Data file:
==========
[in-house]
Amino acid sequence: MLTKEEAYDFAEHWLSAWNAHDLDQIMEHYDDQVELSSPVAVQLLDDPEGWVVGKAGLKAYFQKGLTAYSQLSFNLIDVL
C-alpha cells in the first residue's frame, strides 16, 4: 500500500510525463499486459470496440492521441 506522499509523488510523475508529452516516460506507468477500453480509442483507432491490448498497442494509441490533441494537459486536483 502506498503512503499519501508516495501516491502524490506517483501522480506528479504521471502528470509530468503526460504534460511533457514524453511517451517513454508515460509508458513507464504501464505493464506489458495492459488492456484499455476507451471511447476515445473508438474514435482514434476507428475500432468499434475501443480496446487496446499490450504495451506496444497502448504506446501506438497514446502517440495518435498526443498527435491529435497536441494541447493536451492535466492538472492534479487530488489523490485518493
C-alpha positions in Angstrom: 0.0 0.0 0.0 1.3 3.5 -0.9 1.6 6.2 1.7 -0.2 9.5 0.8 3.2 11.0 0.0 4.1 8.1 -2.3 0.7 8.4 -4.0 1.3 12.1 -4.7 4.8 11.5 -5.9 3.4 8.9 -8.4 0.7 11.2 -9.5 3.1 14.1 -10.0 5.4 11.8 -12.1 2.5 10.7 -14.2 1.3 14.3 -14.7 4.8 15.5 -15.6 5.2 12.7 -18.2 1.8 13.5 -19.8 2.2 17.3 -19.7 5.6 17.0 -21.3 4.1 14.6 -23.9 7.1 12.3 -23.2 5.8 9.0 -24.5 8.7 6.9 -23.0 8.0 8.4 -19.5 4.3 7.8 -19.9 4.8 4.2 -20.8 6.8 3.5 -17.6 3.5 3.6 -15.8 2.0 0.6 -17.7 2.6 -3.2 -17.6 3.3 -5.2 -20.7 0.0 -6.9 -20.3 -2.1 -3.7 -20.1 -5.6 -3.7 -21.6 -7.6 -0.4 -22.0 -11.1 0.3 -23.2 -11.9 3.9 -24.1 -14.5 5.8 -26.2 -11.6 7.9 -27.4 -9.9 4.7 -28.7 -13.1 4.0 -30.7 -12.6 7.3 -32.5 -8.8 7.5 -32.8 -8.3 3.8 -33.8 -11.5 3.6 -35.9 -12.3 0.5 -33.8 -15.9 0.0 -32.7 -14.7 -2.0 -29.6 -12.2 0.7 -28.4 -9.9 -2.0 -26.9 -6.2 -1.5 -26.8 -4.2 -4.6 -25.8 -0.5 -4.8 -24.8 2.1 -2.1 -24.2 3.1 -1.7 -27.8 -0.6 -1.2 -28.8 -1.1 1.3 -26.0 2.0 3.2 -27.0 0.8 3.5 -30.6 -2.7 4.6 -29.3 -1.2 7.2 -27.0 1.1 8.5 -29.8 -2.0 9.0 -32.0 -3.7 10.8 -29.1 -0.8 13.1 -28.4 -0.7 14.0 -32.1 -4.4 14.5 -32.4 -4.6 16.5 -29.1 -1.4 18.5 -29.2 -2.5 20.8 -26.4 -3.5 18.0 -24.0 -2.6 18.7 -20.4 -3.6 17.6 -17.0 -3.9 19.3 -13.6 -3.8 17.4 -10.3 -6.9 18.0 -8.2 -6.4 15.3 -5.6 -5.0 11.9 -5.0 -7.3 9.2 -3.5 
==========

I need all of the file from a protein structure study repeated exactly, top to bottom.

[in-house]
Amino acid sequence: MLTKEEAYDFAEHWLSAWNAHDLDQIMEHYDDQVELSSPVAVQLLDDPEGWVVGKAGLKAYFQKGLTAYSQLSFNLIDVL
C-alpha cells in the first residue's frame, strides 16, 4: 500500500510525463499486459470496440492521441 506522499509523488510523475508529452516516460506507468477500453480509442483507432491490448498497442494509441490533441494537459486536483 502506498503512503499519501508516495501516491502524490506517483501522480506528479504521471502528470509530468503526460504534460511533457514524453511517451517513454508515460509508458513507464504501464505493464506489458495492459488492456484499455476507451471511447476515445473508438474514435482514434476507428475500432468499434475501443480496446487496446499490450504495451506496444497502448504506446501506438497514446502517440495518435498526443498527435491529435497536441494541447493536451492535466492538472492534479487530488489523490485518493
C-alpha positions in Angstrom: 0.0 0.0 0.0 1.3 3.5 -0.9 1.6 6.2 1.7 -0.2 9.5 0.8 3.2 11.0 0.0 4.1 8.1 -2.3 0.7 8.4 -4.0 1.3 12.1 -4.7 4.8 11.5 -5.9 3.4 8.9 -8.4 0.7 11.2 -9.5 3.1 14.1 -10.0 5.4 11.8 -12.1 2.5 10.7 -14.2 1.3 14.3 -14.7 4.8 15.5 -15.6 5.2 12.7 -18.2 1.8 13.5 -19.8 2.2 17.3 -19.7 5.6 17.0 -21.3 4.1 14.6 -23.9 7.1 12.3 -23.2 5.8 9.0 -24.5 8.7 6.9 -23.0 8.0 8.4 -19.5 4.3 7.8 -19.9 4.8 4.2 -20.8 6.8 3.5 -17.6 3.5 3.6 -15.8 2.0 0.6 -17.7 2.6 -3.2 -17.6 3.3 -5.2 -20.7 0.0 -6.9 -20.3 -2.1 -3.7 -20.1 -5.6 -3.7 -21.6 -7.6 -0.4 -22.0 -11.1 0.3 -23.2 -11.9 3.9 -24.1 -14.5 5.8 -26.2 -11.6 7.9 -27.4 -9.9 4.7 -28.7 -13.1 4.0 -30.7 -12.6 7.3 -32.5 -8.8 7.5 -32.8 -8.3 3.8 -33.8 -11.5 3.6 -35.9 -12.3 0.5 -33.8 -15.9 0.0 -32.7 -14.7 -2.0 -29.6 -12.2 0.7 -28.4 -9.9 -2.0 -26.9 -6.2 -1.5 -26.8 -4.2 -4.6 -25.8 -0.5 -4.8 -24.8 2.1 -2.1 -24.2 3.1 -1.7 -27.8 -0.6 -1.2 -28.8 -1.1 1.3 -26.0 2.0 3.2 -27.0 0.8 3.5 -30.6 -2.7 4.6 -29.3 -1.2 7.2 -27.0 1.1 8.5 -29.8 -2.0 9.0 -32.0 -3.7 10.8 -29.1 -0.8 13.1 -28.4 -0.7 14.0 -32.1 -4.4 14.5 -32.4 -4.6 16.5 -29.1 -1.4 18.5 -29.2 -2.5 20.8 -26.4 -3.5 18.0 -24.0 -2.6 18.7 -20.4 -3.6 17.6 -17.0 -3.9 19.3 -13.6 -3.8 17.4 -10.3 -6.9 18.0 -8.2 -6.4 15.3 -5.6 -5.0 11.9 -5.0 -7.3 9.2 -3.5 